There, I give you all I have to help you in your search for the Blue Bird. I know that the flying carpet or the ring which makes its wearer invisible would be more useful to you.... But I have lost the key of the cupboard in which I locked them....
—Maurice Maeterlinck, The Bluebird
I grew up under the spell of The Bluebird. The children's version of Belgian symbolist poet and playwright Maurice Maeterlinck's 1908 play is of my mother's cherished childhood books, and she read it to me often when I was small. In the book, the children Myltil and Tyltil travel to the Land of Memory, the Palace of Night, and even to the Kingdom of the Future, in search of the elusive bluebird of happiness.
That's the cover of my mother's book, above. Myltil and Tyltil, cage in hand, set out to find the bluebird, guided by the personification of Light and aided by a magic diamond that enables the wearer to see the true nature of all they behold.
My thoughts strayed to The Bluebird as I set out last weekend to count birds for the Great Backyard Bird Count. The count is an exercise in citizen science, the play is a symbolist allegory, but Maeterlinck might have argued that everything is an allegory, and that both philosophies seek to uncover what is perceived as the true nature of the world, so perhaps it isn't strange for the two things to overlap.
The Bluebird in mind, here's where my journey took me:
|In the Land of Memory, the Malibu Lagoon is lush and green. In the Kingdom of Tomorrow it may look like this again, at the moment, between construction and the drought it's a bit threadbare, although it was still a promising place to count birds, I hoped.|
|When I arrived, I found my thoughts straying from Maeterlinck to Lewis Carroll: "No birds were flying overhead, there were no birds to fly."|
|Still no birds in sight...|
|However, there was evidence of other visitors. A raccoon was here.|
|In fact, an entire flock of raccoons appeared to have been practicing English country dance by moonlight in the mud.|
|Deer left neat hoof prints in the soft mud, too, as they skirted the edge of the lagoon to graze on State Park's tender new plants. Deer on the beach used to be a common sight in Malibu. In the 19th century, it wouldn't have been unusual to see a bear shambling along the shore. The bears were gone by the end of the 19th century, and as the houses that form the Great Wall of Malibu sprang up in the 20th century, wildlife access was greatly impeded. The park, with its direct connection to the Malibu Canyon backcountry, provides an increasingly rare island of oceanside habitat.|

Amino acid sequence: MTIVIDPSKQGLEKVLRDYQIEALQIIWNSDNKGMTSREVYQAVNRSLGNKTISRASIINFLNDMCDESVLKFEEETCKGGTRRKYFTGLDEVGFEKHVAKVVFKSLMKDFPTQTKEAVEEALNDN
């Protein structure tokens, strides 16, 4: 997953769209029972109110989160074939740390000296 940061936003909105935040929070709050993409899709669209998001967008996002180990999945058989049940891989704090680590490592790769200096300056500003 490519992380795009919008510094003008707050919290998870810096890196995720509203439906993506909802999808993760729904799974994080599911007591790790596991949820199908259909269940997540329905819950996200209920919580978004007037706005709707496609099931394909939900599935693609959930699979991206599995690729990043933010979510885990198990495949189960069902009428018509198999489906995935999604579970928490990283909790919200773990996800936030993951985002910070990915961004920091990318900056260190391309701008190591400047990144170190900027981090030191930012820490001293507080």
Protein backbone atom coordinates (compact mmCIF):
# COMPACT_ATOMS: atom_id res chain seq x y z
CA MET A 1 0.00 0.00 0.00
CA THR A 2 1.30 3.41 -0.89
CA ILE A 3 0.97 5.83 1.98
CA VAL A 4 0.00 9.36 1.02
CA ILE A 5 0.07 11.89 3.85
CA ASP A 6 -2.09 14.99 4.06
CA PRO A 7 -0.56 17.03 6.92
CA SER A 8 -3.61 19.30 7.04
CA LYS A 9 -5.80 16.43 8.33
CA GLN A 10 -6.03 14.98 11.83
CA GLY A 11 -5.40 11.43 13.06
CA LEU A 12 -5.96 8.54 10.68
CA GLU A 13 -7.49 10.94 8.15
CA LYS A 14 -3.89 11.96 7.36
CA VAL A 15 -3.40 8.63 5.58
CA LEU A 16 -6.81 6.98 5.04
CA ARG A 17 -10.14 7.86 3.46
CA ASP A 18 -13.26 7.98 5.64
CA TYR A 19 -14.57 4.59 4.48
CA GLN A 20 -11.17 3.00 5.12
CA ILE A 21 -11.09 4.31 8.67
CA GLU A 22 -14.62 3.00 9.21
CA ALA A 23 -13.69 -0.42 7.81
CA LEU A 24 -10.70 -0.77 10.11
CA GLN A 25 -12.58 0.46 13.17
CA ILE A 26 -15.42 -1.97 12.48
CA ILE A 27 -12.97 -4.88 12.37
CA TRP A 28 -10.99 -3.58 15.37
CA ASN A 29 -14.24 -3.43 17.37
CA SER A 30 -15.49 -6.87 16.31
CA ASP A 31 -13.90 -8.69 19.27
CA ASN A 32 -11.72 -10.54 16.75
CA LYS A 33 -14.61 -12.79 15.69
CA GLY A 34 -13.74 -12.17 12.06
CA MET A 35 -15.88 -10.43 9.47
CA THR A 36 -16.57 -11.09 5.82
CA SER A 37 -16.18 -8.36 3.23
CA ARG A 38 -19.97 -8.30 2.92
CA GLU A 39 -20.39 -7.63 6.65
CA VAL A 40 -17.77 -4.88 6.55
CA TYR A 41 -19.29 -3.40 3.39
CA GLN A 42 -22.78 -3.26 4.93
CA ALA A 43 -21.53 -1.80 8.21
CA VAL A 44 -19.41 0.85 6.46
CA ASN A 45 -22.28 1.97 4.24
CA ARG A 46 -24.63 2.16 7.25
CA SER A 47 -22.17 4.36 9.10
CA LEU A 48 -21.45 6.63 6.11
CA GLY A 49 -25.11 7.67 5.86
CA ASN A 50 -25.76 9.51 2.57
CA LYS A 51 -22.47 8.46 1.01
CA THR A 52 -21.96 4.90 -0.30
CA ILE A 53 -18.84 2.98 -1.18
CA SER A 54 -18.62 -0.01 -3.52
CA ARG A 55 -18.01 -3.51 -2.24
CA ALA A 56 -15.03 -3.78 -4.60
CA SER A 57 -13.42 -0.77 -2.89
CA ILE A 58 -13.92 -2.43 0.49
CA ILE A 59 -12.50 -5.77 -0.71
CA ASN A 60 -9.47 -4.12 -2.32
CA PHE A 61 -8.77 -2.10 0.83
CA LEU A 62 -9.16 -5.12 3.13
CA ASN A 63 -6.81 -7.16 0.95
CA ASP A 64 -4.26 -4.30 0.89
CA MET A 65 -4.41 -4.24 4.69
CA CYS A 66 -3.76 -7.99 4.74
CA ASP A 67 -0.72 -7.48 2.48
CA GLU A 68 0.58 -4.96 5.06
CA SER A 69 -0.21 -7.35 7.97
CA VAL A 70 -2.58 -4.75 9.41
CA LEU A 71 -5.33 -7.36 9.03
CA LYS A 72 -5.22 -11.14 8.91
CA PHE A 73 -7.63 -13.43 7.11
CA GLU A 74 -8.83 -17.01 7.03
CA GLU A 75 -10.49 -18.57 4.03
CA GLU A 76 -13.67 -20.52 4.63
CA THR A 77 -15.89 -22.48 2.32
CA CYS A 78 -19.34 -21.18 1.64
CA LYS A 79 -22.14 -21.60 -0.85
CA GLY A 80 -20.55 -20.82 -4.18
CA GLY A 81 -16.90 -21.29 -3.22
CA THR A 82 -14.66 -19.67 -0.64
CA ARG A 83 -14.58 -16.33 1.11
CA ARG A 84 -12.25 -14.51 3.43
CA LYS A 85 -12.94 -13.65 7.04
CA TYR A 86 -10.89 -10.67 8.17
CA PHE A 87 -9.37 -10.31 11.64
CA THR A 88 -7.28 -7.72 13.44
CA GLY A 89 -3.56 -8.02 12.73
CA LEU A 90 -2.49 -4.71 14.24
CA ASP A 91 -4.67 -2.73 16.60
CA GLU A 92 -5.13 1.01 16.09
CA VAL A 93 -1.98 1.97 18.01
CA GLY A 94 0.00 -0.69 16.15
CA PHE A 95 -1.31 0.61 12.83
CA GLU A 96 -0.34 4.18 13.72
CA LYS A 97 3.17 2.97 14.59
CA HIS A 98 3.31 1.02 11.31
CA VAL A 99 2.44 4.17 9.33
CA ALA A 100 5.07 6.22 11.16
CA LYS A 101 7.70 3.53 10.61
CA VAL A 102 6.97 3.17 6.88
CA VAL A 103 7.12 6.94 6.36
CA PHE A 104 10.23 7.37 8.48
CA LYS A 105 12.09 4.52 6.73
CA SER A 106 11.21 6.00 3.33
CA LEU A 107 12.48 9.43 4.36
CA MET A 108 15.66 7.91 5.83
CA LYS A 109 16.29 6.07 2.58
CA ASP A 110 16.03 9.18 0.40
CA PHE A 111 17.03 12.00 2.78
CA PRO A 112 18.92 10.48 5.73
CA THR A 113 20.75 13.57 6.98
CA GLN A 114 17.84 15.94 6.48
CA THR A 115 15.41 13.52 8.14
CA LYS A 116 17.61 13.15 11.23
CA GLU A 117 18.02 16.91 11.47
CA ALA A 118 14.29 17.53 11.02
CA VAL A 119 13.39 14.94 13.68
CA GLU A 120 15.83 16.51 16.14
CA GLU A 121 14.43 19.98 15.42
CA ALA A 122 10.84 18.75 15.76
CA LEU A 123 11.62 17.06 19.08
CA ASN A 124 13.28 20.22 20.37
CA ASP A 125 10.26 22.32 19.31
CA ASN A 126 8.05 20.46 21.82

|Birds at last! It turned out to be just a quartet of mallards—three males and a female, but even this most common and ubiquitous duck has its beauty, and is worth a closer look.|
|A male mallard, showing off his beautiful bottle-green head feathers and his characteristic curly duck-tail.|
|If birds are living dinosaurs, then the main channel of Malibu Creek is a sort of miniature Jurassic Park. This photo includes double-crested cormorants, an armada of American coots, northern shovelers, gadwalls, teals, an assortment of unidentifiable female ducks, and a lone snowy egret, all coexisting peacefully.|
|A rather disheveled royal tern joins a party of ring-billed gulls by the edge of the sand berm. |
|All along Surfrider beach the sanderlings were out, racing the tide to feast on sand crabs.|
|This is a more realistic photo of the sanderlings, sprinting out of the camera's viewfinder.|
|All of the peeps—that really is the official name for the small sandpipers, even if it makes one think at once of neon Easter marshmallow chicks—are speedy, but the semipalmated plover is a little less zippy—and easier to photograph—than its smaller cousins.|
|On my way home, I did finally see a bird in the reconstructed portion of the park: one rufeous hummingbird, perched on a bare sycamore branch, singing a shrill, sweet song.
I counted 17 species of bird in the space of about an hour. This western snowy plover didn't make the list, it was hiding out in a group of sanderlings and I didn't see it until I took a look at my photos. The snowy plover is a good poster child for the Great Backyard Bird Count. This species may be facing extinction in California due to habitat loss. Its plight has brought conservationists together to fight for its continued survival. Each bird represents hope for the future. The GBBC takes place once annually, but birdwatchers can report their observations all year long at ebird.org. |
And the Bluebird of Happiness? It was at home all the time I searched for it. Isn't that always the message of the story?
An illustration by Frederick Cayley Robinson, from a 1909 edition of Maeterlinck's Bluebird.
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